"Today, we pay solemn tribute to America's sons and daughters who made the ultimate sacrifice at Oahu," Obama said in a statement. "As we do, let us also reaffirm that their legacy will always burn bright – whether in the memory of those who knew them, the spirit of service that guides our men and women in uniform today, or the heart of the country they kept strong and free."

Daniel Inouye, Hawaii's senior U.S. senator and a member of an Army unit of Japanese-Americans who volunteered to fight in World War II, said the Pearl Harbor attack evoked anger, fierce patriotism and racism.

"Our way of life has always, and will always be, protected and preserved by volunteers willing to give their lives for what we believe in," the Democrat said.

The Navy and park service will resume taking visitors to the USS Arizona Memorial, which sits atop the sunken battleship, after the ceremony.

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  • USS West Virginia

    This photo, from December 7, 1941, shows the USS West Virginia in flames after the attack on Pearl Harbor.

  • US Pacific Fleet

    This photo shows the massive impact of the surprise attack, which destroyed the United States Pacific Fleet. The attack was conducted by 360 Japanese warplanes.

  • Naval Air Station

    Members of the U.S. military stand near airplane wreckage during the surprise Japanese aerial attack at the Naval Air Station at Pearl Harbor in Hawaii December 7, 1941. December 7, 2011 marks the 70th anniversary of the Pearl Harbor attack in which over 2,400 members of the United States military were killed. Picture taken December 7, 1941.

  • USS Arizona

    The USS Arizona, pictured here, sunk after being bombed. 1,177 servicemembers on board were killed.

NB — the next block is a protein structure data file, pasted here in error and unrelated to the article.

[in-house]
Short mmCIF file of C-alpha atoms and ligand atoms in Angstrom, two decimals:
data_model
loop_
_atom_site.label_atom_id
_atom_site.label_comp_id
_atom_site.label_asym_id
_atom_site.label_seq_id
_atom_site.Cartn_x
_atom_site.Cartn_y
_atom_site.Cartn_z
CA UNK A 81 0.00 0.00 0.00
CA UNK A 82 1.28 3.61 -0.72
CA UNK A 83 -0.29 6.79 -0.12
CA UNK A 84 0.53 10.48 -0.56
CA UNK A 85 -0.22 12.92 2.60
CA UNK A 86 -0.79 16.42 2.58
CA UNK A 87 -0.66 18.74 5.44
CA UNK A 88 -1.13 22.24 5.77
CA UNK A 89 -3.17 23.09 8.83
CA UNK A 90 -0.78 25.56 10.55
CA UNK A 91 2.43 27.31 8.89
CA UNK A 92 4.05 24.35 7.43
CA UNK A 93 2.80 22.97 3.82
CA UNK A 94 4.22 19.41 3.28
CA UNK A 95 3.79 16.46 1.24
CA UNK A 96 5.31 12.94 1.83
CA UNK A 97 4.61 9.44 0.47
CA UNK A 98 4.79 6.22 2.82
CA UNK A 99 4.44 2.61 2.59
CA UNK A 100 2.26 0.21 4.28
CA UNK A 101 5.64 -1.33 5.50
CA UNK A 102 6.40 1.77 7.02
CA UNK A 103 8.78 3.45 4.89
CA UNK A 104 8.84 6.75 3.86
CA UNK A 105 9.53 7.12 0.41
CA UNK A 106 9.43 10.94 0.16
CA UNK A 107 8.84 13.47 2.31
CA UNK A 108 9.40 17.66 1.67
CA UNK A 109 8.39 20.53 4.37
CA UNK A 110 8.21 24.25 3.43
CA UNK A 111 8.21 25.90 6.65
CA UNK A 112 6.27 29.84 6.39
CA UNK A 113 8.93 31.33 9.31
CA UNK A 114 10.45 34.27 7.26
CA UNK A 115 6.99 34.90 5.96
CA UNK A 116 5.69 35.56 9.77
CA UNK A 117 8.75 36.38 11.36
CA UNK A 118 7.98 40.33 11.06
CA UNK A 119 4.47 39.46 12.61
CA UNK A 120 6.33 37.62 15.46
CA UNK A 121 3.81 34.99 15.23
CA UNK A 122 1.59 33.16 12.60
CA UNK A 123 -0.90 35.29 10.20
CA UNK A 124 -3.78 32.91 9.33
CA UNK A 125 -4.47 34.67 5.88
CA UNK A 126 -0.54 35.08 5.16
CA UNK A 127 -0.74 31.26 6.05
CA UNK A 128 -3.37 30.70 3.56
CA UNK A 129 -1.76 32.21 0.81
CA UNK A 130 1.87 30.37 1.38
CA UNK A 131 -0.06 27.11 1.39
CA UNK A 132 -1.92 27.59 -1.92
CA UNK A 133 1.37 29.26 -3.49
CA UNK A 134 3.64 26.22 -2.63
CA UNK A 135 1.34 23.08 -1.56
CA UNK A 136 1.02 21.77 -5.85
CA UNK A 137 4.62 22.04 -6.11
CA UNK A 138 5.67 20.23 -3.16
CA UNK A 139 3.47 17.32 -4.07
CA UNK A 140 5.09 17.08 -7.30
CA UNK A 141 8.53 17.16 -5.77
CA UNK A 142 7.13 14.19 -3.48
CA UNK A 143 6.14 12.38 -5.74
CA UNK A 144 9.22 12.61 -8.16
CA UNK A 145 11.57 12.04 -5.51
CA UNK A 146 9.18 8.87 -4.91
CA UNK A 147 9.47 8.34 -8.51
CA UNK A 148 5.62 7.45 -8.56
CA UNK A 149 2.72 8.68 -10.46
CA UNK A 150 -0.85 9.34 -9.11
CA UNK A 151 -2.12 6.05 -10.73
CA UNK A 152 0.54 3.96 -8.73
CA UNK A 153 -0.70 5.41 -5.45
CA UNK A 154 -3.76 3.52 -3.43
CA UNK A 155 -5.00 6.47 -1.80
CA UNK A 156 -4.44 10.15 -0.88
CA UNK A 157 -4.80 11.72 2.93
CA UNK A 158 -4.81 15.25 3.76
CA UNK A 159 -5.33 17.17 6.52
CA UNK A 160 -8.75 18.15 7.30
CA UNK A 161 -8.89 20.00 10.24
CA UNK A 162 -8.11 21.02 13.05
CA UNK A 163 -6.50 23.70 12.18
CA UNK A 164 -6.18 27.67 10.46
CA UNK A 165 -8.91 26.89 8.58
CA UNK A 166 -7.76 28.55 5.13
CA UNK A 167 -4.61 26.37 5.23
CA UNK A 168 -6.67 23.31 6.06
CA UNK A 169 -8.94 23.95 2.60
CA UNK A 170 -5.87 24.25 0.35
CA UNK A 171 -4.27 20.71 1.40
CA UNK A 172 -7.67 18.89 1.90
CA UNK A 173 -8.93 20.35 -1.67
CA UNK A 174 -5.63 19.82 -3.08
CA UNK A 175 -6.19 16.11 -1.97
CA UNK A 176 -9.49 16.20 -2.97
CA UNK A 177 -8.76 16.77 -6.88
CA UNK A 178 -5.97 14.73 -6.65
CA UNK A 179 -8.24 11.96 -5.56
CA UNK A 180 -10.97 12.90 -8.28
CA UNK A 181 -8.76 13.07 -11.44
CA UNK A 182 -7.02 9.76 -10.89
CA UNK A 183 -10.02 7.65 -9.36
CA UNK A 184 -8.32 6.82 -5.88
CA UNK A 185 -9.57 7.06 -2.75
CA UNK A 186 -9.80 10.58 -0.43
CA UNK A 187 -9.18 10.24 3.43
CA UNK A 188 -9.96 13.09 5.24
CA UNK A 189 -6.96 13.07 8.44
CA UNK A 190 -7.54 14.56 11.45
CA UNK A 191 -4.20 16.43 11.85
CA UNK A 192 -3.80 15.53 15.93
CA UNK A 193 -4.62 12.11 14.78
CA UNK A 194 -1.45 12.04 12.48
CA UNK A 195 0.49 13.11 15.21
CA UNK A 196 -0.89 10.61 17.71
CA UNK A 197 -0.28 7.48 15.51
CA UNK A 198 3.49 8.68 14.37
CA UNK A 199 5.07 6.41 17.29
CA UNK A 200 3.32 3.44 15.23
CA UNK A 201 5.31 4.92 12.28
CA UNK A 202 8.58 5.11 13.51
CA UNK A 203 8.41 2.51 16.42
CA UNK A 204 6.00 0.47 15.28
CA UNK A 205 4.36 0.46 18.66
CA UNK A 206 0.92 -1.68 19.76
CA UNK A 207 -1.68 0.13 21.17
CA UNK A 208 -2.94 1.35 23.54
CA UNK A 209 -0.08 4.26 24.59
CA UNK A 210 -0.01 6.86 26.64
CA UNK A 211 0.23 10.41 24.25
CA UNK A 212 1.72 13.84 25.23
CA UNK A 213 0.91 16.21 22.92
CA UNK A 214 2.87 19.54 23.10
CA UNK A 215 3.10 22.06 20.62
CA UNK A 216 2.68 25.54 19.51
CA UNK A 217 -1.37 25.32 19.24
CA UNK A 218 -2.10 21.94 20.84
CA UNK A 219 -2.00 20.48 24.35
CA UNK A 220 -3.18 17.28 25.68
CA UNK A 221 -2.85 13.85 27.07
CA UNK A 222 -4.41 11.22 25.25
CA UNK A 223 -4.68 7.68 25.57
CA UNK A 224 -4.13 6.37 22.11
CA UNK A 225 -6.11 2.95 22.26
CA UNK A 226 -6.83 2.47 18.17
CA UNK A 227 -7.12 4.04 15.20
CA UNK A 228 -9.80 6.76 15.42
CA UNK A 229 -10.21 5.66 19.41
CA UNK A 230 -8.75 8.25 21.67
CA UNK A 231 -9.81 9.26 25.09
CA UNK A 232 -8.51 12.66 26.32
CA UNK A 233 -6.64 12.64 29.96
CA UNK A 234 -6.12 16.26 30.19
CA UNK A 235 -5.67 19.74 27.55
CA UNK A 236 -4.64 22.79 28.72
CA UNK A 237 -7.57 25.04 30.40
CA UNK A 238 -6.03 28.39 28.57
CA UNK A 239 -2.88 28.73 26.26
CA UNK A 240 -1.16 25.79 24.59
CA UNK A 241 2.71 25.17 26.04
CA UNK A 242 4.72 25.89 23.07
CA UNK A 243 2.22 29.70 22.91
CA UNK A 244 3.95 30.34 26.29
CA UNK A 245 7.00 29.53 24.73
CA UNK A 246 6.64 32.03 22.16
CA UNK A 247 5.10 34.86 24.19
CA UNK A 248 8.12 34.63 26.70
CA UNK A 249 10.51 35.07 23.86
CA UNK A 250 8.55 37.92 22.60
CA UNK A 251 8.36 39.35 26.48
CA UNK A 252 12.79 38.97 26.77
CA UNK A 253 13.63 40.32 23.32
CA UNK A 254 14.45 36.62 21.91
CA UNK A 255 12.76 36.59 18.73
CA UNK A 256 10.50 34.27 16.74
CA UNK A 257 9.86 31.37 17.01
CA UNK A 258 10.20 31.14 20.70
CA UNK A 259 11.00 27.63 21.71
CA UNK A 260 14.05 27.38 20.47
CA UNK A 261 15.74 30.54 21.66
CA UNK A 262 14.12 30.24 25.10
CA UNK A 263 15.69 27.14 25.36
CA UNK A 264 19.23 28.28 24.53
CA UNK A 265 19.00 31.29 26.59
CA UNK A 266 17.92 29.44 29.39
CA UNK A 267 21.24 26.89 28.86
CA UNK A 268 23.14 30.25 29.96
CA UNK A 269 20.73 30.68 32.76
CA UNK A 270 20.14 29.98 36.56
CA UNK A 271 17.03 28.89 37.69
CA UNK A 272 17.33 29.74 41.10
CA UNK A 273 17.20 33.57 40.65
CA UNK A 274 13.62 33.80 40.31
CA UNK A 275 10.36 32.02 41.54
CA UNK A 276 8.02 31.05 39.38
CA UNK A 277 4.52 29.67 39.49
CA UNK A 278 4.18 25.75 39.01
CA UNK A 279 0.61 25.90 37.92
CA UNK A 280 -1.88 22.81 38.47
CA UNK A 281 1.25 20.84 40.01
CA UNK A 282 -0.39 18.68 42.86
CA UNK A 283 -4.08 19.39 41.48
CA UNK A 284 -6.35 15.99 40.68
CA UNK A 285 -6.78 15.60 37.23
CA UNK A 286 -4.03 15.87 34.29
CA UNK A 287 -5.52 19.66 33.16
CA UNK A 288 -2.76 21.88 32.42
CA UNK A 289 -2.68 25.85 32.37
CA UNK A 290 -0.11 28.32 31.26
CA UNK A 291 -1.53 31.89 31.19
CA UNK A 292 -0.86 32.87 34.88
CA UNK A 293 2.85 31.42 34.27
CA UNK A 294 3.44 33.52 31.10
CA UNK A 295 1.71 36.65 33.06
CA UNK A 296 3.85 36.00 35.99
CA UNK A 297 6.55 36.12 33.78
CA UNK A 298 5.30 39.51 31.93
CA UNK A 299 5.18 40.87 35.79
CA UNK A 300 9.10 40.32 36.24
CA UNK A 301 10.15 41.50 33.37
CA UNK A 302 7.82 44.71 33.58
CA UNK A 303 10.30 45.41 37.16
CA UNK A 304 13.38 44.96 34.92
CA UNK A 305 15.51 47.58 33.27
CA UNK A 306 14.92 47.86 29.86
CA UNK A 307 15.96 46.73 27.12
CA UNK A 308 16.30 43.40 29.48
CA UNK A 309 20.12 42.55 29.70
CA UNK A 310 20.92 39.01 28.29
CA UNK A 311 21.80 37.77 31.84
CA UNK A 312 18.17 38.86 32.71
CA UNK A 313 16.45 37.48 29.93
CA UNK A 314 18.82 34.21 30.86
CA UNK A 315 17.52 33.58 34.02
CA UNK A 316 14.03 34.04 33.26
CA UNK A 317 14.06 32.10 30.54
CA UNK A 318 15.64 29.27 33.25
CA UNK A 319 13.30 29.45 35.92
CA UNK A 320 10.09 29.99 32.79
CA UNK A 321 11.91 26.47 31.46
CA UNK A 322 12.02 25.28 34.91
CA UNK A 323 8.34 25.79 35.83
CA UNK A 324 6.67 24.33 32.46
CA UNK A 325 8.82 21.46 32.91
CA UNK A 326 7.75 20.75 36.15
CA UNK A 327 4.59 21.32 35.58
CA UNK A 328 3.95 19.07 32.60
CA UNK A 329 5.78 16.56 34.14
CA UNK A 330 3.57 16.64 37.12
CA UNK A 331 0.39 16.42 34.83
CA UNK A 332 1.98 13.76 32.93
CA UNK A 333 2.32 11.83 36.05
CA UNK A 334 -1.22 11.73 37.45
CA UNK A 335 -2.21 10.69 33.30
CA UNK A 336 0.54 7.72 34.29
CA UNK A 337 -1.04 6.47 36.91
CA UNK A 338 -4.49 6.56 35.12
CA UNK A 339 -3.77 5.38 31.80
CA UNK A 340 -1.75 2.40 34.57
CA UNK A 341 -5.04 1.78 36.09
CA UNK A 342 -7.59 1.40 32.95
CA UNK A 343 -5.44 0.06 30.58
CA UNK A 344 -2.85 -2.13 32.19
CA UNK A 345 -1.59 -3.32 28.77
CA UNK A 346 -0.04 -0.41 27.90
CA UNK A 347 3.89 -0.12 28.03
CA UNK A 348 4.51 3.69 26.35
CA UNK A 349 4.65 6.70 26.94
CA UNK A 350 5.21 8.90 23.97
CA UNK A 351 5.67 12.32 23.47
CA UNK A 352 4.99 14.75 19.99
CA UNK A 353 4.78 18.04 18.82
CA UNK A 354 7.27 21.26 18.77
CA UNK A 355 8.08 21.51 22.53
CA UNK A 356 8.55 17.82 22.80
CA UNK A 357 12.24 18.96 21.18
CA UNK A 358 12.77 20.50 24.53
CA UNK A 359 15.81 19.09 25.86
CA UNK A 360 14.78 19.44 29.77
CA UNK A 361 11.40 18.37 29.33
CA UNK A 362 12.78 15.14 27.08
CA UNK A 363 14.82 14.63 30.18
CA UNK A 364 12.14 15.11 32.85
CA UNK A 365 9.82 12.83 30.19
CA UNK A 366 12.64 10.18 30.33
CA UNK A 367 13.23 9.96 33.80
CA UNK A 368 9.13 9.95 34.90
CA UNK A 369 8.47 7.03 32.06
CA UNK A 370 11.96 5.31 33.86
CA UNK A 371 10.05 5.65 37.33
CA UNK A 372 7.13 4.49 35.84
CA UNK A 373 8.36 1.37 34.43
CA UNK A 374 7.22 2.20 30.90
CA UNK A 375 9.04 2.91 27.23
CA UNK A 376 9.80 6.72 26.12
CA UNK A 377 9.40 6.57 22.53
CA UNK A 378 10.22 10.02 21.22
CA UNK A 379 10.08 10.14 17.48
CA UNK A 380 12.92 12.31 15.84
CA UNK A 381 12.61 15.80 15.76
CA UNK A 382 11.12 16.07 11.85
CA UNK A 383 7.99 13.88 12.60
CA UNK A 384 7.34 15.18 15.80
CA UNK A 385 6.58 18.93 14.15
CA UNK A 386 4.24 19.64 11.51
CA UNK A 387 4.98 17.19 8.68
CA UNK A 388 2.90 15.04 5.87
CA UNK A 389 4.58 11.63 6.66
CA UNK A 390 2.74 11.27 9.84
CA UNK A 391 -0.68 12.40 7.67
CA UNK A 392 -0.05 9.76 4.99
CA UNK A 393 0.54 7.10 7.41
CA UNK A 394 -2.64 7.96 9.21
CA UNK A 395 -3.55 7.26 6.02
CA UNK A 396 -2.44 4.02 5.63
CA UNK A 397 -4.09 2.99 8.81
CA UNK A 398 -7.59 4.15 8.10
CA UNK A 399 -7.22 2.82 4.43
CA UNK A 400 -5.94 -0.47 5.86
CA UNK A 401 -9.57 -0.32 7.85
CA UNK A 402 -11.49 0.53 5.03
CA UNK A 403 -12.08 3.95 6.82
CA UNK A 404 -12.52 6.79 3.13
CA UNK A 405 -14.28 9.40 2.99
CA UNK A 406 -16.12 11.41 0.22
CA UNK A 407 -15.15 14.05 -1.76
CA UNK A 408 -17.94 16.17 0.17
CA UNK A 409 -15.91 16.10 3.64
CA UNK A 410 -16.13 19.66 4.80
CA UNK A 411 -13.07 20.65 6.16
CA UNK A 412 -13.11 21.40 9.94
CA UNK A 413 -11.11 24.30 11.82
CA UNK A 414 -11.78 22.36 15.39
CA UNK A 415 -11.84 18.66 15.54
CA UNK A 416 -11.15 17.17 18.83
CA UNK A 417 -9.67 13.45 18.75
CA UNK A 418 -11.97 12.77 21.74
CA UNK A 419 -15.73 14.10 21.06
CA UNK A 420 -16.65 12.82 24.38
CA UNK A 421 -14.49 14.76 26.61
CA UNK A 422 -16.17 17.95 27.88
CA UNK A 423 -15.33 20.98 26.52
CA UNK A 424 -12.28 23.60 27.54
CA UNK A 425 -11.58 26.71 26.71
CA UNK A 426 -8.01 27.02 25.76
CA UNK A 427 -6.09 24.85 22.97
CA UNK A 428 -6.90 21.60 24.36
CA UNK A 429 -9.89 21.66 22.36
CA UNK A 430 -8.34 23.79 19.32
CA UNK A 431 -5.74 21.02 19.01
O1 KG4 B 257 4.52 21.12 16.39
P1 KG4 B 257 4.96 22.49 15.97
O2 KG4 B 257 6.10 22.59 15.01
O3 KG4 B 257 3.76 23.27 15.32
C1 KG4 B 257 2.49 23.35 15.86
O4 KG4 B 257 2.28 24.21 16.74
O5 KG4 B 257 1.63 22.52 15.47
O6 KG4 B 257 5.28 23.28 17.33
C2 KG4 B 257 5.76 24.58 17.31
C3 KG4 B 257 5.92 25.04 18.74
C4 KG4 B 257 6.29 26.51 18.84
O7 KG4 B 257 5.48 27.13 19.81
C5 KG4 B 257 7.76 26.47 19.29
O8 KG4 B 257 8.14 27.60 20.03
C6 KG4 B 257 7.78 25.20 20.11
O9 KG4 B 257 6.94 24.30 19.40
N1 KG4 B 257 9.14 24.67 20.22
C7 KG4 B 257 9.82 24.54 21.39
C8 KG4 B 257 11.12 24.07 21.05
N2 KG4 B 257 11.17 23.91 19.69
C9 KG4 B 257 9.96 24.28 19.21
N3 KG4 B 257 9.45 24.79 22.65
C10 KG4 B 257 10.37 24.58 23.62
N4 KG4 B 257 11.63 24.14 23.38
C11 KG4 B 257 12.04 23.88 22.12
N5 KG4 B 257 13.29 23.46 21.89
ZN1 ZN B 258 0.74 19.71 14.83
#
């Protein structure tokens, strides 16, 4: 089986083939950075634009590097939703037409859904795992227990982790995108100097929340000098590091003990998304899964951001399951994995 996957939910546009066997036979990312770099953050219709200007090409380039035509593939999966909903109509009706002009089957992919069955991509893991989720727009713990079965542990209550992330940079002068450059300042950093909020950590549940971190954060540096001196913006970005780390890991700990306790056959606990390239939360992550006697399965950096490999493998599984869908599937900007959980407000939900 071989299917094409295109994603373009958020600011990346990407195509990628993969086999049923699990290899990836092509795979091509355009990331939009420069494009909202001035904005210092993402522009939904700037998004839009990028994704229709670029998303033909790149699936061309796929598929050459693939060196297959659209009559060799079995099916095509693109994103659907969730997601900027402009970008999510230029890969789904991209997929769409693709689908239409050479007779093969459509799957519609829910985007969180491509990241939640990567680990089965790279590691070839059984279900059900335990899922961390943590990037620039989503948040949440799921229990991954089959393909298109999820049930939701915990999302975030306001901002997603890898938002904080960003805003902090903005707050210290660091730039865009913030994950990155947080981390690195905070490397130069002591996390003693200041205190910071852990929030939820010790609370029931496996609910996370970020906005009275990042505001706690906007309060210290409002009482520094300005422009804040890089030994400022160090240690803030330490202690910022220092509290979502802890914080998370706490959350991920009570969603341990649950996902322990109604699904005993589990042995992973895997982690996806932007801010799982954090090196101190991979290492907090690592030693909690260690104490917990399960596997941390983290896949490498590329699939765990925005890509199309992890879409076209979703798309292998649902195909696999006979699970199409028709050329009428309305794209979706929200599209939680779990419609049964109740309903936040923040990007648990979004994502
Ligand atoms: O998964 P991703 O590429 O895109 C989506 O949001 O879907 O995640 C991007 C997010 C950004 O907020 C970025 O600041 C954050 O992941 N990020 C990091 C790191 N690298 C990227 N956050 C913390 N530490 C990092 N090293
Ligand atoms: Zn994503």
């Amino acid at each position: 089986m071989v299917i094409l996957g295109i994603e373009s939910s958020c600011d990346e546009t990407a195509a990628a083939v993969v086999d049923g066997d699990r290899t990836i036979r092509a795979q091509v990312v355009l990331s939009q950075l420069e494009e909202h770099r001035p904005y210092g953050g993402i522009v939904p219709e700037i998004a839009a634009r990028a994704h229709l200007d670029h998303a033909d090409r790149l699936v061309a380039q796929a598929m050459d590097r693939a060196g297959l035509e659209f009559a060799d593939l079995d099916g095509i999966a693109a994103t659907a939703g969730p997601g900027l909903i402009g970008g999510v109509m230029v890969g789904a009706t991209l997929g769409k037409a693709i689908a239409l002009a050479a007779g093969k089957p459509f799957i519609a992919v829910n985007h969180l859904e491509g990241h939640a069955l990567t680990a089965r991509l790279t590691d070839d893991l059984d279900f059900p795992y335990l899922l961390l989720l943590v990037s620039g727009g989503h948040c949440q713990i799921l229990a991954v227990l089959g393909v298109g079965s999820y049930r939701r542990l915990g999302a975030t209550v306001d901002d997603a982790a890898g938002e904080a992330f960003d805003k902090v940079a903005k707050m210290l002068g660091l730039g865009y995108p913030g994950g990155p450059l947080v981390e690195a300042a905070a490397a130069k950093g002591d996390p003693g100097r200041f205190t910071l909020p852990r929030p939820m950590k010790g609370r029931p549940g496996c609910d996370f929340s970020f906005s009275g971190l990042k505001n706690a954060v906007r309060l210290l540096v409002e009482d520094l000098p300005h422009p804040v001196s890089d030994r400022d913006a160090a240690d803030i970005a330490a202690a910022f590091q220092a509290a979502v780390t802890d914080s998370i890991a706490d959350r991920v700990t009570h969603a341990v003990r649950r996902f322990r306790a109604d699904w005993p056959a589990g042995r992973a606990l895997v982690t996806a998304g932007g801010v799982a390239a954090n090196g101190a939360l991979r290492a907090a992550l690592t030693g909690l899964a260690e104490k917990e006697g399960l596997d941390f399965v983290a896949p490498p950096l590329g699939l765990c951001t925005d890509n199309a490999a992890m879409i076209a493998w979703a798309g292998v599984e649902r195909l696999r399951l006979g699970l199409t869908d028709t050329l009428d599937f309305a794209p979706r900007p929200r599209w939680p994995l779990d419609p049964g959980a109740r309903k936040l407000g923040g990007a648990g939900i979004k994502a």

• USS California

    The USS California burns after being hit by a 500-pound bomb and a torpedo during the aerial attack.

  • USS Shaw

    Three bombs hit the USS Shaw during the Japanese raid on Pearl Harbor.

  • USS Arizona Memorial

    Vice Admiral Michael Vitale, pictured here on December 7, 2010, stops for a moment at the USS Arizona memorial during a remembrance service.

  • Lone Sailor Statue

    A wreath was placed on the Lone Sailor statue at the Naval Memorial in Washington, DC on December 7, 2003.

  • The Healing Field

    A family looks out on the Healing Field at the Arizona Memorial in Hawaii on December 7, 2007. The "field" features 2,500 flags.

  • Survivor Carl LaBarre

    Carl LaBarre, who survived the attacks on the USS California, is pictured here at a memorial service at Arlington National Cemetery in 2001.

  • 70th Anniversary

    A U.S. Marine firing detail prepares for a memorial service for the 70th anniversary of the attack on the U.S. naval base at Pearl Harbor on the island of Oahu on December 7, 2011in Pearl Harbor, Hawaii. On the morning of December 7, 1941 a surprise military attack was conducted by aircraft of the Imperial Japanese Navy against the U.S. Pacific Fleet being moored in Pearl Harbor, marking the entry of the U.S. in World War II. More than 2,400 people were killed and thousands wounded, with dozens of Navy vessels either sunk or destroyed. (Photo by Kent Nishimura/Getty Images)